Carbon Nanotube-Based Thin Film Creates Hybrid Organic/Silicon Solar Cells

Higher conversion efficiency with lower manufacturing costs for PVs, together in one package

2 min read
Carbon Nanotube-Based Thin Film Creates Hybrid Organic/Silicon Solar Cells
Xiaokai Li and André Taylor/Yale University

Research into improving photovoltaics (PVs) is one of the most dynamic areas of nanotechnology. The range of nanomaterials and approaches to using them for increasing the energy conversion efficiency and lowering the cost of PVs are impressive.

Quantum dots have generated some of the more attractive approaches to creating solar cells with extremely high conversion efficiencies. Even the wonder material graphene has gotten into the act recently by offering an inexpensive alternative to indium-tin-oxide (ITO) used in the electrodes of organic solar cells.

But industry adoption of nanotechnology-based solar power solutions has been rocky, epitomized by last year's bankruptcy of Konarka. Often in emerging technologies—and perhaps in the case of nano-enabled PVs—it’s better not to reinvent the wheel but just figure out a way for it to roll a bit better.

To this end researchers at Yale University have developed a carbon nanotube-based thin film that, when applied to today’s crystalline silicon solar cells, create a hybrid carbon/silicon solar cells with far greater power-conversion efficiency than they currently possess.

“Our approach bridges the cost-effectiveness and excellent electrical and optical properties of novel nanomaterials with well-established, high efficiency silicon solar cell technologies,” said André D. Taylor, assistant professor of chemical and environmental engineering at Yale and a principal investigator of the research, in a university press release.

The research, which was published in both the journal Energy and Environmental Science (“Improved efficiency of smooth and aligned single walled carbon nanotube/silicon hybrid solar cells”)  and Nano Letters (“Record High Efficiency Single-Walled Carbon Nanotube/Silicon p–n Junction Solar Cells”), developed a new method for applying the thin film the researchers have dubbed “superacid sliding.”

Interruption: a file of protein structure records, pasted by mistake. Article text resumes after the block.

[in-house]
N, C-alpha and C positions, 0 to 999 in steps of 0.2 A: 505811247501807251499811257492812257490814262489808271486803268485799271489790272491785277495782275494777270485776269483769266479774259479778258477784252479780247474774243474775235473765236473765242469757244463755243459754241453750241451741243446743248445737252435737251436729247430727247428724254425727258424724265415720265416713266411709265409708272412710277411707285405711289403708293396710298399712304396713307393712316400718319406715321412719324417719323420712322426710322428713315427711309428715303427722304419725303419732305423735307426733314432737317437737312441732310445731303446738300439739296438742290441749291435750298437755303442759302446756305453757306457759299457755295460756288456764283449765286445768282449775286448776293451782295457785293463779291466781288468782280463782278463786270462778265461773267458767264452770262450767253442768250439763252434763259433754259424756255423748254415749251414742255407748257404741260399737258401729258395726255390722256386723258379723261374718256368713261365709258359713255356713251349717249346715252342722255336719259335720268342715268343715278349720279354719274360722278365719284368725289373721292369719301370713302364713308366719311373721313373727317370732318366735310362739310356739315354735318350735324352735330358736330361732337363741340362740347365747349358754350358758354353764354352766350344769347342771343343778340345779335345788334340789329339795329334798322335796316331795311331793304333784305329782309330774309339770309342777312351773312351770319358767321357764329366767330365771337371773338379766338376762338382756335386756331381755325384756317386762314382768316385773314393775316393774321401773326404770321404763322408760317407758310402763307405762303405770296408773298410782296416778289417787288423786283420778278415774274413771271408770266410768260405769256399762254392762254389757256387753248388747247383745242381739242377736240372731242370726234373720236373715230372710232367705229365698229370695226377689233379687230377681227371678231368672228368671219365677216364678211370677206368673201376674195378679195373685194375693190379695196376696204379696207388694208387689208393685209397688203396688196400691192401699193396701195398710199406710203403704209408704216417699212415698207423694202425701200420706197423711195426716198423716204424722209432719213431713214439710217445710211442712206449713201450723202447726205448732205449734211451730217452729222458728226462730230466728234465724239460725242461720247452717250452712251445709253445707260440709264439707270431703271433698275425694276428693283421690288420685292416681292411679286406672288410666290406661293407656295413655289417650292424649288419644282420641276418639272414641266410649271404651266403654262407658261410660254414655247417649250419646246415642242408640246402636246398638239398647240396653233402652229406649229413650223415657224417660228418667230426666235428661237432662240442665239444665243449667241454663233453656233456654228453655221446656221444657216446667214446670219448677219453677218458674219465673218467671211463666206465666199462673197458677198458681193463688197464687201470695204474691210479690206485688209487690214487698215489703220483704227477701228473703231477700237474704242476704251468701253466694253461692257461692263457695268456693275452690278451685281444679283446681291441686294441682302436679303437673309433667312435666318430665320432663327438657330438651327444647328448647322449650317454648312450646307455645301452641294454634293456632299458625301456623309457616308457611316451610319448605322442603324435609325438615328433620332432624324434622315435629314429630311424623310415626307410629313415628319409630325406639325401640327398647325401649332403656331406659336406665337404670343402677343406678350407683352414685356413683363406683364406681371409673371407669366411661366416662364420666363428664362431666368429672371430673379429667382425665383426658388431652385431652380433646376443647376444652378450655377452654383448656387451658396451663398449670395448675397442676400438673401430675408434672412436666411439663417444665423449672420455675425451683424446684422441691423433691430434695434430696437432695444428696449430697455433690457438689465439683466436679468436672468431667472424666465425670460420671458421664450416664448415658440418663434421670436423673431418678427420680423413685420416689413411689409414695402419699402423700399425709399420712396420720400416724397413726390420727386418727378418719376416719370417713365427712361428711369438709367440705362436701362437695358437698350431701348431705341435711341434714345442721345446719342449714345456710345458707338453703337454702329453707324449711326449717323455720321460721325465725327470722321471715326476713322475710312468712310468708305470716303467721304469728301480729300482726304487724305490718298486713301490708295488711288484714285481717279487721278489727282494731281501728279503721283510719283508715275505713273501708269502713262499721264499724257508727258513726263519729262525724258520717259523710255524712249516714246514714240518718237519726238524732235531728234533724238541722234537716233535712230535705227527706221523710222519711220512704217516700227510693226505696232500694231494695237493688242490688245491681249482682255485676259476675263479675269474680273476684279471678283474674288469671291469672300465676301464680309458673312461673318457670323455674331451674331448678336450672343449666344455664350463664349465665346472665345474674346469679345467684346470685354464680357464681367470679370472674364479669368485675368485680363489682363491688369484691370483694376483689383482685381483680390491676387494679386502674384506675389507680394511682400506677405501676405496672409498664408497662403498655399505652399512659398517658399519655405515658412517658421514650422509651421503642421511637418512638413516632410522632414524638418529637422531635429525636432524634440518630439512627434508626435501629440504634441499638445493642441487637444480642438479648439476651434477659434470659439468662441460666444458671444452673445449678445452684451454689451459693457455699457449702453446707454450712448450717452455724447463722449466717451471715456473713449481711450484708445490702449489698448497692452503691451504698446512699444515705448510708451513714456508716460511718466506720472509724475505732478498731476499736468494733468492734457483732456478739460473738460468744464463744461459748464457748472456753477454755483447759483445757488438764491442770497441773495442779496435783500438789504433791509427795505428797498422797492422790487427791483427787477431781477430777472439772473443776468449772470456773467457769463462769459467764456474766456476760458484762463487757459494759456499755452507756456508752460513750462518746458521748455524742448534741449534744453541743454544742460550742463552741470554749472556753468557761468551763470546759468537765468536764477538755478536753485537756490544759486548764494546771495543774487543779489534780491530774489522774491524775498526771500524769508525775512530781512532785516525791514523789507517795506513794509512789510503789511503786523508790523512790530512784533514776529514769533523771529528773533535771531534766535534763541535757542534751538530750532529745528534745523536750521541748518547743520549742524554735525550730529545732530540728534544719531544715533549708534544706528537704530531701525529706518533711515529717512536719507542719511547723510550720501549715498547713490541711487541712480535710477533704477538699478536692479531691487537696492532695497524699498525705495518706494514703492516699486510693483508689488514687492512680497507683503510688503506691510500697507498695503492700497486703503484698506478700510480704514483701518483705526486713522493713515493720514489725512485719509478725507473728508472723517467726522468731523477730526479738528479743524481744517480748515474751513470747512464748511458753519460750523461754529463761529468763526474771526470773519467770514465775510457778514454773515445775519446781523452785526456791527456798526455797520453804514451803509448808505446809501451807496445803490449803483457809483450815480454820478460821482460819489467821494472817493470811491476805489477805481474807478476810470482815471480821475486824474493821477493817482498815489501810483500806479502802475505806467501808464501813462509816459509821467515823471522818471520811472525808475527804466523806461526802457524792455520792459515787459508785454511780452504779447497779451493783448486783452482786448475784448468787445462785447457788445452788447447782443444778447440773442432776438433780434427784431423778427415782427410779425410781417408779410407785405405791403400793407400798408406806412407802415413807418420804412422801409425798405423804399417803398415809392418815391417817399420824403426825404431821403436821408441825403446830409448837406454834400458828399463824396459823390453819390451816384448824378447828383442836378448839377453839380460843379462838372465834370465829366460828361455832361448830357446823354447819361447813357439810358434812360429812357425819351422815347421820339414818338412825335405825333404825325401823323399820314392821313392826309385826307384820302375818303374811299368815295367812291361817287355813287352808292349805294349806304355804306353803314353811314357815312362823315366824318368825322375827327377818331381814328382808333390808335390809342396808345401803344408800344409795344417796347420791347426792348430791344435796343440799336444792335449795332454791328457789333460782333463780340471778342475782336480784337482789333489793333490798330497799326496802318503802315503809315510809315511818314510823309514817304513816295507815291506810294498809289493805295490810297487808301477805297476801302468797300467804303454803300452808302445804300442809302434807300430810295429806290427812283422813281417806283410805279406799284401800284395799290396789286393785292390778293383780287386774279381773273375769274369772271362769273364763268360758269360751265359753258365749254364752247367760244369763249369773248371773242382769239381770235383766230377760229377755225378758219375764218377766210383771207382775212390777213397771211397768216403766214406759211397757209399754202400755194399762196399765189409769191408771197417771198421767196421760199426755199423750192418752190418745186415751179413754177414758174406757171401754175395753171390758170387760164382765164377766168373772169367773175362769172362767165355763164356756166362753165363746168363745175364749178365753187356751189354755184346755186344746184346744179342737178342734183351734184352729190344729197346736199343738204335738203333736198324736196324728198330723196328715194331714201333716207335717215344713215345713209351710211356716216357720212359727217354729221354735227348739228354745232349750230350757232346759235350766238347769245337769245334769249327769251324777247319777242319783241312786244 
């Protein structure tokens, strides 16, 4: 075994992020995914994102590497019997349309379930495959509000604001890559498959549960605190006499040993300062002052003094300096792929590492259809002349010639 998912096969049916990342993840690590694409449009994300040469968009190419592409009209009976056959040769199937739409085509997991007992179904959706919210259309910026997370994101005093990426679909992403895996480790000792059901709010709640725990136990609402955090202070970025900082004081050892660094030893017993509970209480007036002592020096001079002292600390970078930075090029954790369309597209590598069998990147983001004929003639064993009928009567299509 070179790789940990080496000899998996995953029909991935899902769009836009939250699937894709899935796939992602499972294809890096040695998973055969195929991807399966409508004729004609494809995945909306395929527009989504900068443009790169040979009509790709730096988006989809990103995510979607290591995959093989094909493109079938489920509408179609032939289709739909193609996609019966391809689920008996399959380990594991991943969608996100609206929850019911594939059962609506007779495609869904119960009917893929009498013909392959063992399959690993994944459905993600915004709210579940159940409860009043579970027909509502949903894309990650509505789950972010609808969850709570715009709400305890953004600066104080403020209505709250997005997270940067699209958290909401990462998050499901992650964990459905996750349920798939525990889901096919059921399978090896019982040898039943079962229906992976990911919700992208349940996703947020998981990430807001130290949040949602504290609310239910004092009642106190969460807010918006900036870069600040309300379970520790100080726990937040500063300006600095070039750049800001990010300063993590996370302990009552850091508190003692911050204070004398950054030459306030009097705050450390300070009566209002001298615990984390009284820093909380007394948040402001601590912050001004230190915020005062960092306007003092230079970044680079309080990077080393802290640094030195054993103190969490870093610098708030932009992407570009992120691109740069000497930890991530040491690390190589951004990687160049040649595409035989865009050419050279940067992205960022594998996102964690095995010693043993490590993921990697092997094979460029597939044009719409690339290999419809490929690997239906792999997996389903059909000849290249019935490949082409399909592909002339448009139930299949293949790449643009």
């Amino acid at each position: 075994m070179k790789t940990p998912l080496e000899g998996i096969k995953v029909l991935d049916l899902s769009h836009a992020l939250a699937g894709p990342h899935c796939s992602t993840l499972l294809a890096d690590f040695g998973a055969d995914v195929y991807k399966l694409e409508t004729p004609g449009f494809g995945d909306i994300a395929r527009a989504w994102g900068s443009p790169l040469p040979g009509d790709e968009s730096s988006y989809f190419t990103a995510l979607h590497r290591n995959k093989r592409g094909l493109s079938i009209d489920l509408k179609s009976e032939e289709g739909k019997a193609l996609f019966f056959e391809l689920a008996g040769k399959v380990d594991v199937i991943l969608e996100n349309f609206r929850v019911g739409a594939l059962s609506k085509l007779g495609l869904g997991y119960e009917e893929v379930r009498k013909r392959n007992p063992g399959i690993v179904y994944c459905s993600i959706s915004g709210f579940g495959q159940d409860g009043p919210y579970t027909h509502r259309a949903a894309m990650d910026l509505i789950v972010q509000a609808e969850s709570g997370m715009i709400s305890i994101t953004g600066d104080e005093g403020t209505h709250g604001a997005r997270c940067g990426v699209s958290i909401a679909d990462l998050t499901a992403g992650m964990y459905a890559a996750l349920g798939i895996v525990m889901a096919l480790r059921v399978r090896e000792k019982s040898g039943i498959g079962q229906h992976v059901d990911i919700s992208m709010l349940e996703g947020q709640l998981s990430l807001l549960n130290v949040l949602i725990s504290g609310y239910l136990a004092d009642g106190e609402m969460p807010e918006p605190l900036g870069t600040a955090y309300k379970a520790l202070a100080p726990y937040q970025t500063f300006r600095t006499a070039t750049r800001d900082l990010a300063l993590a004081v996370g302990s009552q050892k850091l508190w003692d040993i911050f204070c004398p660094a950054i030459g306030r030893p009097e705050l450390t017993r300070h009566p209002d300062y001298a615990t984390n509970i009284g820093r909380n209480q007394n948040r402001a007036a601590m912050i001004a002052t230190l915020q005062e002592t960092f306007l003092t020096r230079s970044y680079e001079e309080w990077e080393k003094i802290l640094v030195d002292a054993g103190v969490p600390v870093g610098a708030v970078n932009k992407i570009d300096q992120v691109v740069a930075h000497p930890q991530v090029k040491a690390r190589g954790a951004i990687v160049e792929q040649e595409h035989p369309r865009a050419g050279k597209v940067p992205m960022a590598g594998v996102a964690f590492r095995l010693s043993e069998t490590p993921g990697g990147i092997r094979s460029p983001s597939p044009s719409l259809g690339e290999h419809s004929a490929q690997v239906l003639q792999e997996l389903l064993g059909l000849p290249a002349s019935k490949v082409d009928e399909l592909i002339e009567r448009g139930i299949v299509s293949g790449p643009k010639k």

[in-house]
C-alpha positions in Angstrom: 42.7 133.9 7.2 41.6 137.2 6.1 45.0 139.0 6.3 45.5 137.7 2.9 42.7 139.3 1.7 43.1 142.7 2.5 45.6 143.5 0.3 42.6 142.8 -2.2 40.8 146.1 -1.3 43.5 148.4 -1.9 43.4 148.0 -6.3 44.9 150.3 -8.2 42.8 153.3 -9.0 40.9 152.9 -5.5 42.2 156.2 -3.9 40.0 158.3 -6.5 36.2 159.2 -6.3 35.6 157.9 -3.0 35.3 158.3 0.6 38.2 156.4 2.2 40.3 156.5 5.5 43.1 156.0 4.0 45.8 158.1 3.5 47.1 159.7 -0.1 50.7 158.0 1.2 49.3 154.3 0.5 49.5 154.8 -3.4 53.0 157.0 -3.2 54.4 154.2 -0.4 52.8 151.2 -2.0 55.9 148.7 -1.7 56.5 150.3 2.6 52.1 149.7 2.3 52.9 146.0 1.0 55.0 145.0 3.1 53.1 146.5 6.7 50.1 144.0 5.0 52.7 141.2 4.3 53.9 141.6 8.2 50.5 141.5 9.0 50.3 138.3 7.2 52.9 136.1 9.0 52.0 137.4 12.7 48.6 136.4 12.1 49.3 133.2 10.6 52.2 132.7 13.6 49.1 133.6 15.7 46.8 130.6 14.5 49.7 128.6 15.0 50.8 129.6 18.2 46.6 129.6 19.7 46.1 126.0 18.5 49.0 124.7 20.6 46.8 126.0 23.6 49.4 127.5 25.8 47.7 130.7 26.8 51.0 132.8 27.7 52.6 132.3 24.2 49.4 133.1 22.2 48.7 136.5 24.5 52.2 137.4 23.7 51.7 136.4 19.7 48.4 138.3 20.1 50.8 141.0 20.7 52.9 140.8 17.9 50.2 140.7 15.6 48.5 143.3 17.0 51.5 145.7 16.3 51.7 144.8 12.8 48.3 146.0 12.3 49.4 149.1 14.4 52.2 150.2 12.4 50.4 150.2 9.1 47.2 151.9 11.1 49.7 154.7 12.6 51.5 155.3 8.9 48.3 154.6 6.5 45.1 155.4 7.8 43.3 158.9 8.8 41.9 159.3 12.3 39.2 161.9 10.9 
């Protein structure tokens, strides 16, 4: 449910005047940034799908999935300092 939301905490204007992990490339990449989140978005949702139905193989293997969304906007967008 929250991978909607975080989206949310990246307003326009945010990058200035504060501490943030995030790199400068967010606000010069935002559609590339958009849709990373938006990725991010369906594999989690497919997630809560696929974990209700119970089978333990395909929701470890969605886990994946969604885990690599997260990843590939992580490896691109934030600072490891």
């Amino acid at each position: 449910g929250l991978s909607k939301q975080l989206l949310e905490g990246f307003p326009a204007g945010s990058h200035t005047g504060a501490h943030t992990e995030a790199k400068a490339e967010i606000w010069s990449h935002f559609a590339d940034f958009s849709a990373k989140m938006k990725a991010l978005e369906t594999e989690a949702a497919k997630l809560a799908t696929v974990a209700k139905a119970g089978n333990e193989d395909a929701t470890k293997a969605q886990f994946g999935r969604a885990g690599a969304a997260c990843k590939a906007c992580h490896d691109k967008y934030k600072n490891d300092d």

The new technique allows for the use of a low-temperature, simpler, and less-expensive method of using single-crystalline silicon for PVs. While crystalline silicon solar cells have higher energy conversion efficiency than organic solar cells, the knock against them has been that they are extremely costly to produce because of the high temperature processing required for the material. The new technique not only lowers the cost of processing crystalline silicon solar cells, it also increases the conversion efficiency typically seen in organic solar cells, seemingly reconciling the two goals of lowering manufacturing costs and improving conversion efficiency, which together in the same package has remained elusive.

“This is striking, as it suggests that the superior photovoltaic properties of single-crystalline silicon can be realized by a simple, low-temperature process,” said Xiaokai Li, a doctoral student in Taylor’s lab and a lead author on both papers, in the press release. “The secret lies in the arrangement and assembly of these carbon nanotube thin films.”

Image:  Xiaokai Li and André Taylor/Yale University

The Conversation (0)
This photograph shows a car with the words “We Drive Solar” on the door, connected to a charging station. A windmill can be seen in the background.

The Dutch city of Utrecht is embracing vehicle-to-grid technology, an example of which is shown here—an EV connected to a bidirectional charger. The historic Rijn en Zon windmill provides a fitting background for this scene.

We Drive Solar

Hundreds of charging stations for electric vehicles dot Utrecht’s urban landscape in the Netherlands like little electric mushrooms. Unlike those you may have grown accustomed to seeing, many of these stations don’t just charge electric cars—they can also send power from vehicle batteries to the local utility grid for use by homes and businesses.

Debates over the feasibility and value of such vehicle-to-grid technology go back decades. Those arguments are not yet settled. But big automakers like Volkswagen, Nissan, and Hyundai have moved to produce the kinds of cars that can use such bidirectional chargers—alongside similar vehicle-to-home technology, whereby your car can power your house, say, during a blackout, as promoted by Ford with its new F-150 Lightning. Given the rapid uptake of electric vehicles, many people are thinking hard about how to make the best use of all that rolling battery power.

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